Change-up in Headless Ads

January 15, 2009 at 8:37 pm | Posted in Uncategorized | Leave a comment
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The pharmaceutical industry sometimes presents us with some pretty strange approaches to communicating medical messages. When it comes to strange, though, you’ve really got to take your hat off – or maybe your whole head off – to the latest migraine medicine campaign from Treximet. 

Have you seen the TV spots? (Click here if you haven’t; as of this writing the first version is still showing on the brand’s Web site.) Think they’re creepy? Apparently some others do, too. Today I noticed that altered ads are airing; now instead of looking so realistic, there is a torn paper effect, as if the person were appearing on a two-dimensional sheet of paper and just the part with the head on it was torn out. No less creepy, in my opinion, because the person is still in motion, which implies life. Still, a change like this is costly, so the brand managers probably have some evidence to show that part of the target audience is being seriously turned off by the original ads.

Is it possible that the original ads were produced and aired with insufficient research into the target audience? If that was the problem, then was there possibly time to conduct tests on the new, “improved” spots? Or has Treximet rushed to tear out a bandage for the problem without making sure that the changes are heading the same direction that the audience would drive them?

It will be interesting to see the future of this campaign and this brand.

When Consumers Pay for Advertising

September 30, 2008 at 8:23 pm | Posted in Uncategorized | Leave a comment
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In my last entry, I posed the question, “would you mind seeing a logo all over your game if it were fun and free?” Many companies wonder about the answer to this question, too, as many “branded” mobile games are provided for free rather than for sale. This means that companies are pouring significant money into game development in hopes that consumers will take advantage of a free download and immerse themselves in the brand environment.

Some brands, though, have achieved the recognition and coolness factor required to charge for the brand experience. Think you would never pay to be advertised to? Let me ask you this: do you own a Harley-Davidson jacket? A LOST T-shirt? Companies do give away promotional items like John Deere caps and bank pens, but some companies have the brand clout to draw consumers in willingly. If you are ever in Atlanta and want to see a branding phenomenon, go to the New World of Coca-Cola Museum. Not only do people stand in line to pay admission – $15 for an adult – to be surrounded by Coca-Cola history and memorabilia for a couple of hours. Granted, there is the sample room, where you can enjoy limitless samples of Coke beverages from all over the world, including some unusual selections like mango fizz. What I really want you to notice, however, is the gift shop behavior. People pore over selections of Coke branded playing cards, picnic sets, clocks, and especially T-shirts, then shell out the money to take the brand home with them and display it for friends and family to see.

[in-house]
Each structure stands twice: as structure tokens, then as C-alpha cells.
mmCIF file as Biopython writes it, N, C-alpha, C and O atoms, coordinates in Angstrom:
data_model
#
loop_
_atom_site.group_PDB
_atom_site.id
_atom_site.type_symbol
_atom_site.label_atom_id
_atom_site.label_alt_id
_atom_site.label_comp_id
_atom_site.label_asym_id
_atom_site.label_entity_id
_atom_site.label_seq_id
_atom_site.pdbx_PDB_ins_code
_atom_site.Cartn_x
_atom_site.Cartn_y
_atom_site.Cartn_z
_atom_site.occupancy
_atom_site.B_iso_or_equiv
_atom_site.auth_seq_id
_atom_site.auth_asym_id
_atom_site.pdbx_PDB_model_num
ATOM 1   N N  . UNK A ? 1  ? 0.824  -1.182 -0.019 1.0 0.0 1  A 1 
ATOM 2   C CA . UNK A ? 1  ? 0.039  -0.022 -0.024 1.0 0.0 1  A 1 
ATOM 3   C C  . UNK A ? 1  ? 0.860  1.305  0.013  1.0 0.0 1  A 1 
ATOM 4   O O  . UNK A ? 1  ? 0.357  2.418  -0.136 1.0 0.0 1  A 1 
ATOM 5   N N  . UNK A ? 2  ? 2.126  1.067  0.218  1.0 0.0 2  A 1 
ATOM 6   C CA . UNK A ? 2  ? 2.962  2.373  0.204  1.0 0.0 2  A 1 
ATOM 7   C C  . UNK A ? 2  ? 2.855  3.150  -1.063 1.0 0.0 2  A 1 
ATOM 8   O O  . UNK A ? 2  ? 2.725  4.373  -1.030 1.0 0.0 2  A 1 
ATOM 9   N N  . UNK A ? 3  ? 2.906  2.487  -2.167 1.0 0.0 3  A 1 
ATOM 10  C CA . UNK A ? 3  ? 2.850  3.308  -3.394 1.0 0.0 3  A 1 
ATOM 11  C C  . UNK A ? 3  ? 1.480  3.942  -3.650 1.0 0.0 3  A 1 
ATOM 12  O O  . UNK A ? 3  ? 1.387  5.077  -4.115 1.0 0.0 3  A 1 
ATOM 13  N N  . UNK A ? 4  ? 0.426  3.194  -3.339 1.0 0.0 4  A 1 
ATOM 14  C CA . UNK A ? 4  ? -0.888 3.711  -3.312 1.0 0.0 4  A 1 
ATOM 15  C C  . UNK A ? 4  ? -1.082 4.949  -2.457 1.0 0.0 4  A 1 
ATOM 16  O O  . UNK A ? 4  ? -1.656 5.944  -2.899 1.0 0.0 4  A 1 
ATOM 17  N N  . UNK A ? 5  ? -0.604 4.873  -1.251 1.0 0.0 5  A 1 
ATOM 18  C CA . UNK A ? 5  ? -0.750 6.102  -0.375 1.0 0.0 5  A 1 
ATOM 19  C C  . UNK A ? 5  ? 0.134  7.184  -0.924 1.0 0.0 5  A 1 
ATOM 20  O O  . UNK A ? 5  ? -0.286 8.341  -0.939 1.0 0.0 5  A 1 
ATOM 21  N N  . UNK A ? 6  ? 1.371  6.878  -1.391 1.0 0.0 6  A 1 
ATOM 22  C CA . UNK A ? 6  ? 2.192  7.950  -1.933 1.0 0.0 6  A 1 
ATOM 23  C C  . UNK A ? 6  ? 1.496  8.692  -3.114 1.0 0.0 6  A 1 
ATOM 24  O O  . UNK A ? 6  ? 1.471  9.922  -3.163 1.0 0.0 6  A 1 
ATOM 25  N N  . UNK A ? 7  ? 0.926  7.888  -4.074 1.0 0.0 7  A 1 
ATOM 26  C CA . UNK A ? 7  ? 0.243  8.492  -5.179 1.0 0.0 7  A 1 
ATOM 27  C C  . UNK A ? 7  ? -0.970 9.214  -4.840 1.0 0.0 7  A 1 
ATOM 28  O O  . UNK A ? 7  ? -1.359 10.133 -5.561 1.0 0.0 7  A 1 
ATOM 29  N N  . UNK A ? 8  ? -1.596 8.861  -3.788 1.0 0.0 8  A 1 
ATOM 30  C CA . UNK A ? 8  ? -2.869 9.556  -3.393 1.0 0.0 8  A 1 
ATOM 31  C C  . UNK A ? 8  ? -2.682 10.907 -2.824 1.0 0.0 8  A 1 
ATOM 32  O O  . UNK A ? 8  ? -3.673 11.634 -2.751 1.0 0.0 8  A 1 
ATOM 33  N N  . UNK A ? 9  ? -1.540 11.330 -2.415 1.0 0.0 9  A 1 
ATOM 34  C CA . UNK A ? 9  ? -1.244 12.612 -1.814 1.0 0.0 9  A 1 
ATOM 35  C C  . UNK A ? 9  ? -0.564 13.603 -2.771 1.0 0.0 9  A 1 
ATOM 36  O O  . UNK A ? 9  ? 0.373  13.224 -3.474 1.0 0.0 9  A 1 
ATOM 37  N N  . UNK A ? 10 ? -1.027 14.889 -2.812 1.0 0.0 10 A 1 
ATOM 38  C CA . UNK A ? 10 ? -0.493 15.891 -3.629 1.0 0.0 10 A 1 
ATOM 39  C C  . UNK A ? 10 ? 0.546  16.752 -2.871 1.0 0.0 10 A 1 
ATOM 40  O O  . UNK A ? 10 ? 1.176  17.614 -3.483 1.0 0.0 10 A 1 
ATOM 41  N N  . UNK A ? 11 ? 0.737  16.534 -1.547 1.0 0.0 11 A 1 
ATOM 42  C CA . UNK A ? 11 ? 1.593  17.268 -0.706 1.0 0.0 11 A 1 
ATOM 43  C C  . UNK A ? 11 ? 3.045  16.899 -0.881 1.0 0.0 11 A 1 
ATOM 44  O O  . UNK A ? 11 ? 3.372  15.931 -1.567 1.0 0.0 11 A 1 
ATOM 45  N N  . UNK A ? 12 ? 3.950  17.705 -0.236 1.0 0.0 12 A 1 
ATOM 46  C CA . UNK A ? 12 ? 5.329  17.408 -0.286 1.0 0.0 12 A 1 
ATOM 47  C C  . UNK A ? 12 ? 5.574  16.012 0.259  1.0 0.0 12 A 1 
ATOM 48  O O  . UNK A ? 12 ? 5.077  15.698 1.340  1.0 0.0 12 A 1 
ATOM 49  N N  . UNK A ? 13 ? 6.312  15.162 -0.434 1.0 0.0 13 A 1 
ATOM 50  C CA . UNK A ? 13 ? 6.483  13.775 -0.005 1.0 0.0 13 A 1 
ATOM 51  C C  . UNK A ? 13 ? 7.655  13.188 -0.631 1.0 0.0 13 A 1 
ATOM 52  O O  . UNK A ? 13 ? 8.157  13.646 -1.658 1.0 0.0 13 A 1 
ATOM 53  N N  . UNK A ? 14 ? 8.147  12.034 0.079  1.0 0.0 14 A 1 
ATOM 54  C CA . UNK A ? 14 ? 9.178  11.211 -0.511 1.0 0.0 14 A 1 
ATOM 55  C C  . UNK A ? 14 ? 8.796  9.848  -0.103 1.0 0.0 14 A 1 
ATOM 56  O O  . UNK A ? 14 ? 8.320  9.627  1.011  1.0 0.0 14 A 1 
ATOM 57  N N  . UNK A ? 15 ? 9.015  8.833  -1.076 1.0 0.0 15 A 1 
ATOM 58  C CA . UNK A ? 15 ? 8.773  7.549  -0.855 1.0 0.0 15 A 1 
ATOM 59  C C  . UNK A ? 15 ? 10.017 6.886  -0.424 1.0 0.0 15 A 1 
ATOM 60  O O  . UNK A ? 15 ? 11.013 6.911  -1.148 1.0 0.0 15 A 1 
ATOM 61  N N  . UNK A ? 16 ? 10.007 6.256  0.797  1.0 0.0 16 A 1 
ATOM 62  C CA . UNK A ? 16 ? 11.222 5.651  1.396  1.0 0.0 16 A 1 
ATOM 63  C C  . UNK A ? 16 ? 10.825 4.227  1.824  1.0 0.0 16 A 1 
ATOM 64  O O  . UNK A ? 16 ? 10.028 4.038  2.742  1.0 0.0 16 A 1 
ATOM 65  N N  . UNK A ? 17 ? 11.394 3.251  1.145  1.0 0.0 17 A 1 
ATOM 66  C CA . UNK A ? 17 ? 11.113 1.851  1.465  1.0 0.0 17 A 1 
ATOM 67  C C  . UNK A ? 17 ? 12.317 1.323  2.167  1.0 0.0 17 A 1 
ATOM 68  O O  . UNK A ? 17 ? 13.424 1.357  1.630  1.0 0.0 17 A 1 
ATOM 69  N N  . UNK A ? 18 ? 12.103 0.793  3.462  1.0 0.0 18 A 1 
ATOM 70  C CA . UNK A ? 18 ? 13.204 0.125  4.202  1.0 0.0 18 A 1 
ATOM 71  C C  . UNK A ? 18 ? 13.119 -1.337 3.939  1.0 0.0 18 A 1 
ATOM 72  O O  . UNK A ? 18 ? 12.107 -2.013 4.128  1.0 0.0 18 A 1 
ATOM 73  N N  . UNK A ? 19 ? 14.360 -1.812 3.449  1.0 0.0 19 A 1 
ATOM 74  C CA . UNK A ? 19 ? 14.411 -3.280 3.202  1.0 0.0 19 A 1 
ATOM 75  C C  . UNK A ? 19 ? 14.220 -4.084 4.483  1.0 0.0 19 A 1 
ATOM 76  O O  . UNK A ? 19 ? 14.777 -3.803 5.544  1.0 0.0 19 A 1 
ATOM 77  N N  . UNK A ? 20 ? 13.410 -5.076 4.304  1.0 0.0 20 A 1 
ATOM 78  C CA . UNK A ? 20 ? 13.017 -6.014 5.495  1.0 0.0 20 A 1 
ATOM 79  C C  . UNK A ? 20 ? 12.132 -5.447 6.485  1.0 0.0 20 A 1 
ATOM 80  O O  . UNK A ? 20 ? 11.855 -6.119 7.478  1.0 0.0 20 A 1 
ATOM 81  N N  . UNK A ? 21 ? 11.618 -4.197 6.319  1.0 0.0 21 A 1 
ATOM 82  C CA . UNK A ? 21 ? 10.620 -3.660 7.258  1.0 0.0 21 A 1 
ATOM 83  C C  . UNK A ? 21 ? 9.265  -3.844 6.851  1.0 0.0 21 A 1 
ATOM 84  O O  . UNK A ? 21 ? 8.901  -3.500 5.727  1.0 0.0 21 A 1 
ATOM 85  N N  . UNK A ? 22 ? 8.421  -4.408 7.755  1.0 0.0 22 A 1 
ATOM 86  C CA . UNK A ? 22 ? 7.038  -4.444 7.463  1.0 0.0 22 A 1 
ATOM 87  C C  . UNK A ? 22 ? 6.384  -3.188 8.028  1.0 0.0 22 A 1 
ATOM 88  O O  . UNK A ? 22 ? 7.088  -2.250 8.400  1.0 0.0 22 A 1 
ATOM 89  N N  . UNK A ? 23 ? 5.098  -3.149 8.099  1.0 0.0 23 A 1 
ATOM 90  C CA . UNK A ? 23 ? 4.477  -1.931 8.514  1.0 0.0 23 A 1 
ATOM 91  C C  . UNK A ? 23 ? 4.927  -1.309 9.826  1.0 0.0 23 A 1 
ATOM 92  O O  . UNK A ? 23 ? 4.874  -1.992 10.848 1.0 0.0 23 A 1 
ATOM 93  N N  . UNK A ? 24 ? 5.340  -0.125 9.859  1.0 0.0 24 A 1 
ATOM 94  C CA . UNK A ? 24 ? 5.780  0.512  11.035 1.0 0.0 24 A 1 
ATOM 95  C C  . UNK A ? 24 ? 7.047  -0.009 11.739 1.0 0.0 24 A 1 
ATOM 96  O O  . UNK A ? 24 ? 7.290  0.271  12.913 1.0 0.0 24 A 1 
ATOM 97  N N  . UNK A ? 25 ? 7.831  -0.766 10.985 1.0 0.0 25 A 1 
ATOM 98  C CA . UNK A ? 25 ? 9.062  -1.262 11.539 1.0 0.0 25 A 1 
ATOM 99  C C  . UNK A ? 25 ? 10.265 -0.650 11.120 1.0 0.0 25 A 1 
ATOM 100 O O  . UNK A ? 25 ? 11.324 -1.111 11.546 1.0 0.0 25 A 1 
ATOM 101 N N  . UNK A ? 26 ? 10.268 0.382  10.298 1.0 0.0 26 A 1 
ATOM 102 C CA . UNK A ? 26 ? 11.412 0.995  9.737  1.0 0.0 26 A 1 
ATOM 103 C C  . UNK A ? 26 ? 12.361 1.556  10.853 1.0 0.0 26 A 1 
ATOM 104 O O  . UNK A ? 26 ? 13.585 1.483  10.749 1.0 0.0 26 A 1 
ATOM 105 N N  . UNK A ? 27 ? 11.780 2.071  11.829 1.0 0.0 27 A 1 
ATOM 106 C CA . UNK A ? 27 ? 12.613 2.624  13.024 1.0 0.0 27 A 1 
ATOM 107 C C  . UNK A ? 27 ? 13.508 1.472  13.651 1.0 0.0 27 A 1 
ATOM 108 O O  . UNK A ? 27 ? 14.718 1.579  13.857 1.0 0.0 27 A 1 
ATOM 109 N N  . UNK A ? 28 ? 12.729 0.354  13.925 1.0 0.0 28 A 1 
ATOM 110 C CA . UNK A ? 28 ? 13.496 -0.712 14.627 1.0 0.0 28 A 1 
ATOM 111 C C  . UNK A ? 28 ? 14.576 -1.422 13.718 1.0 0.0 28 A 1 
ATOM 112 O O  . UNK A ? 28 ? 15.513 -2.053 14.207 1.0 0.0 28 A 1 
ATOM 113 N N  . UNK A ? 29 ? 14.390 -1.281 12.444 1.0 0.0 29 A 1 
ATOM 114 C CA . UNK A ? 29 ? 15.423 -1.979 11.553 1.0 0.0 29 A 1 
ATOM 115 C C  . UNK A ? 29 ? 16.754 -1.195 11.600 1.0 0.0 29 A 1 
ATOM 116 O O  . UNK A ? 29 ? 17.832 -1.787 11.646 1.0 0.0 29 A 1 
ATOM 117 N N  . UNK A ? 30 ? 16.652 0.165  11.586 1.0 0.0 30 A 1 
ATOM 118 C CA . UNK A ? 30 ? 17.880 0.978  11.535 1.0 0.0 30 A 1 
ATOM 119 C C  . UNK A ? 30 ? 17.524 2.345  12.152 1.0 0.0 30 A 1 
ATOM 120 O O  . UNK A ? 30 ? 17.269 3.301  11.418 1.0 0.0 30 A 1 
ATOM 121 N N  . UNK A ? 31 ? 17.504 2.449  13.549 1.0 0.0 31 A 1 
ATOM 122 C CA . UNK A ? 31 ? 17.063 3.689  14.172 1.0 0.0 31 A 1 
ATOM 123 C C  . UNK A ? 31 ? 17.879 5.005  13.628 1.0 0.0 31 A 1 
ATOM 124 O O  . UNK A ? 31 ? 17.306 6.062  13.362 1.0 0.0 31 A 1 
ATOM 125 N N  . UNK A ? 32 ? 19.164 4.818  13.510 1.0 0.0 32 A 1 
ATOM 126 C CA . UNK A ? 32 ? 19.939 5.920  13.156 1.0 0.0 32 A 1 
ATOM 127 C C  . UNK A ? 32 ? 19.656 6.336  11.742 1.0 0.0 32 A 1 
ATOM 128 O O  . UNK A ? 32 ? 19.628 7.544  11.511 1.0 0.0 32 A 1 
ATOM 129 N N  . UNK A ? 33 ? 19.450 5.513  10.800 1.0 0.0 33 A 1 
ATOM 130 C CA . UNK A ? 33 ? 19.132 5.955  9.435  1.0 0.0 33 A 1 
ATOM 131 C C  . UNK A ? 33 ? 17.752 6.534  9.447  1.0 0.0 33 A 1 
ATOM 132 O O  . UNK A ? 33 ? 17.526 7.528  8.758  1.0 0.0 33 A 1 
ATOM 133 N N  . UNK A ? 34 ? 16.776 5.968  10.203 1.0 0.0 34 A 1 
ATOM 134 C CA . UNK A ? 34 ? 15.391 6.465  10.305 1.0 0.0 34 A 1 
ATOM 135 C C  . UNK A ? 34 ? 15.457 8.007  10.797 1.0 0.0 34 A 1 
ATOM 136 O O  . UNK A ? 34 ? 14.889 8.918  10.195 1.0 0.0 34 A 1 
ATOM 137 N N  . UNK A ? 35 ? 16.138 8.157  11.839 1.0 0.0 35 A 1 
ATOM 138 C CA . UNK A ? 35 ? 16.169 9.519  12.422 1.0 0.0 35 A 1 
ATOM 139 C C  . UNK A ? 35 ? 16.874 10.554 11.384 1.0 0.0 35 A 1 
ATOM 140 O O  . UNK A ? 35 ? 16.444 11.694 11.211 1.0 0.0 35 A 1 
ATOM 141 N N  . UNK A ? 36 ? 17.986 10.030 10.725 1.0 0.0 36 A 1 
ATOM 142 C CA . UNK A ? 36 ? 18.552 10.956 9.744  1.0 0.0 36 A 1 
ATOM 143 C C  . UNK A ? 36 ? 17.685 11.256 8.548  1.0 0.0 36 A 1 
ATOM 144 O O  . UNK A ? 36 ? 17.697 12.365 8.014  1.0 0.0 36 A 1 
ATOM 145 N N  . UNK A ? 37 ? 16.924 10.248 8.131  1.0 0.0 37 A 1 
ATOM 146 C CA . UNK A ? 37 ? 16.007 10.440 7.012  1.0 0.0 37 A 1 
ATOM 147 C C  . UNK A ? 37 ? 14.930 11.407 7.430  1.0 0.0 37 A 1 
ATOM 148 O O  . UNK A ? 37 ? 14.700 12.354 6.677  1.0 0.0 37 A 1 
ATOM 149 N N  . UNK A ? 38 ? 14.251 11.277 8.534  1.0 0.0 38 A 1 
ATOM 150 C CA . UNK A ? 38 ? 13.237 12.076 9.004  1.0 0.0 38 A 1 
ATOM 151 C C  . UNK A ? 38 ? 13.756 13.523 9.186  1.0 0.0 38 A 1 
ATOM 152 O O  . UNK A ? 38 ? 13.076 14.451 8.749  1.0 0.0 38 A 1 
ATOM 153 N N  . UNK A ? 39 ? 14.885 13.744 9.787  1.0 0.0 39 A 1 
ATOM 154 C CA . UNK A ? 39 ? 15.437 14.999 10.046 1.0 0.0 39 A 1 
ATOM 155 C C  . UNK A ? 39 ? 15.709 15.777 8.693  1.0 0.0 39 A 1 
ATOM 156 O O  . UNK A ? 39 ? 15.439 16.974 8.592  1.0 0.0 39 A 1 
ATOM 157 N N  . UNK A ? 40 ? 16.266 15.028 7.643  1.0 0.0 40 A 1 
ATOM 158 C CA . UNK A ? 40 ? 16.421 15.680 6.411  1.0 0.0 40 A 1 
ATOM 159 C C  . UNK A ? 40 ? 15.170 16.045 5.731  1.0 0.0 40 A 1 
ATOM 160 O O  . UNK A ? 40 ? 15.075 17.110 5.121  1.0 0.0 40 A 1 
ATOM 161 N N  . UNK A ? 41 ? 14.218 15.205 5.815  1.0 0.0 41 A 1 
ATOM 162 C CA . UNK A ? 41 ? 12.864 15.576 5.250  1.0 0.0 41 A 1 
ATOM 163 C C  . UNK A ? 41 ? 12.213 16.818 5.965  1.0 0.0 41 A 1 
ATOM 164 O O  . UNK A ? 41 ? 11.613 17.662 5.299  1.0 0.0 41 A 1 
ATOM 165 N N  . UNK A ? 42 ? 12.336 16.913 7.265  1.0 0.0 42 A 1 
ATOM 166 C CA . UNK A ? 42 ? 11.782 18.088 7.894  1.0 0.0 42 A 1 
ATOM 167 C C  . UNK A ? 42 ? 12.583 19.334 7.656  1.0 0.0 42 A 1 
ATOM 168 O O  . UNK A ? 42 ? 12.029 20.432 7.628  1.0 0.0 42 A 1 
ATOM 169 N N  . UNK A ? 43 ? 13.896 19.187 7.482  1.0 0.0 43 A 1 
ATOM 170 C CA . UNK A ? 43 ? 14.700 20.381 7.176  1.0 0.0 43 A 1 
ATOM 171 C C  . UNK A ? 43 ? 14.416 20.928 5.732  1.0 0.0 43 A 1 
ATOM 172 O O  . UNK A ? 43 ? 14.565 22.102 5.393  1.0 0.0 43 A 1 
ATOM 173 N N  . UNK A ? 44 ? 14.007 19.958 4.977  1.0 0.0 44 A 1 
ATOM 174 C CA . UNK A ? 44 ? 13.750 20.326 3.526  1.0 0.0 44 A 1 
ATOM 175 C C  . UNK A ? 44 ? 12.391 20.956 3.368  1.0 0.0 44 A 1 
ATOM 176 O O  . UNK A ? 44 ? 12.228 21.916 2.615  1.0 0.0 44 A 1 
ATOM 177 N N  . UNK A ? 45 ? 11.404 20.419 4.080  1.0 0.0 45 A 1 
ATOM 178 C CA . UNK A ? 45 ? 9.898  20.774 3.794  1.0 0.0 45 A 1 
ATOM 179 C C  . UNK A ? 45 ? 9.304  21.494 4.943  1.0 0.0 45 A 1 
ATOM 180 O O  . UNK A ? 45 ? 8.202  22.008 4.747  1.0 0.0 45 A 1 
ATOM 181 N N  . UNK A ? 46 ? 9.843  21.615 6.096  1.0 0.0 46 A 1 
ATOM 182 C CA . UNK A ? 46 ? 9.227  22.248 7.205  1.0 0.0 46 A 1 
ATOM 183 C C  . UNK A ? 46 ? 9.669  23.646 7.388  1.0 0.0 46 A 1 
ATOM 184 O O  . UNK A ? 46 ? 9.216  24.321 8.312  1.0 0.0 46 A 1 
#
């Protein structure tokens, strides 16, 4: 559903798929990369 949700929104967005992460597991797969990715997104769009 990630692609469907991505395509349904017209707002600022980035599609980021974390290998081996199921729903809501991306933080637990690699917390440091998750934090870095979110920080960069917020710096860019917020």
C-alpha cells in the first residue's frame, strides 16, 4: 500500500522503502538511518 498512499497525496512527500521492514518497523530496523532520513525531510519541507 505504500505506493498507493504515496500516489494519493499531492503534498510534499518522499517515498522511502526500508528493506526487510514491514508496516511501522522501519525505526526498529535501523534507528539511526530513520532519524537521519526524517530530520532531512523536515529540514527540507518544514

Other companies have succeeded in this brand fascination, too, such as Aflac, which in response to requests began selling stuffed ducks that quacked “Aflac” on its Web site. The proceeds – over $75,000 – went to a Children’s Cancer Center, while consumers all over North America played with plush brand quackers.

So how does a brand get to be so beloved? Are there any brands that could bring you to part with your money for more than just the product or service? Would you pay for an Aflac ringtone? Would you buy a Volkswagen Beetle T-shirt? Would you go pay admission to a Purina Pet Park? I’m eager to hear your opinions!

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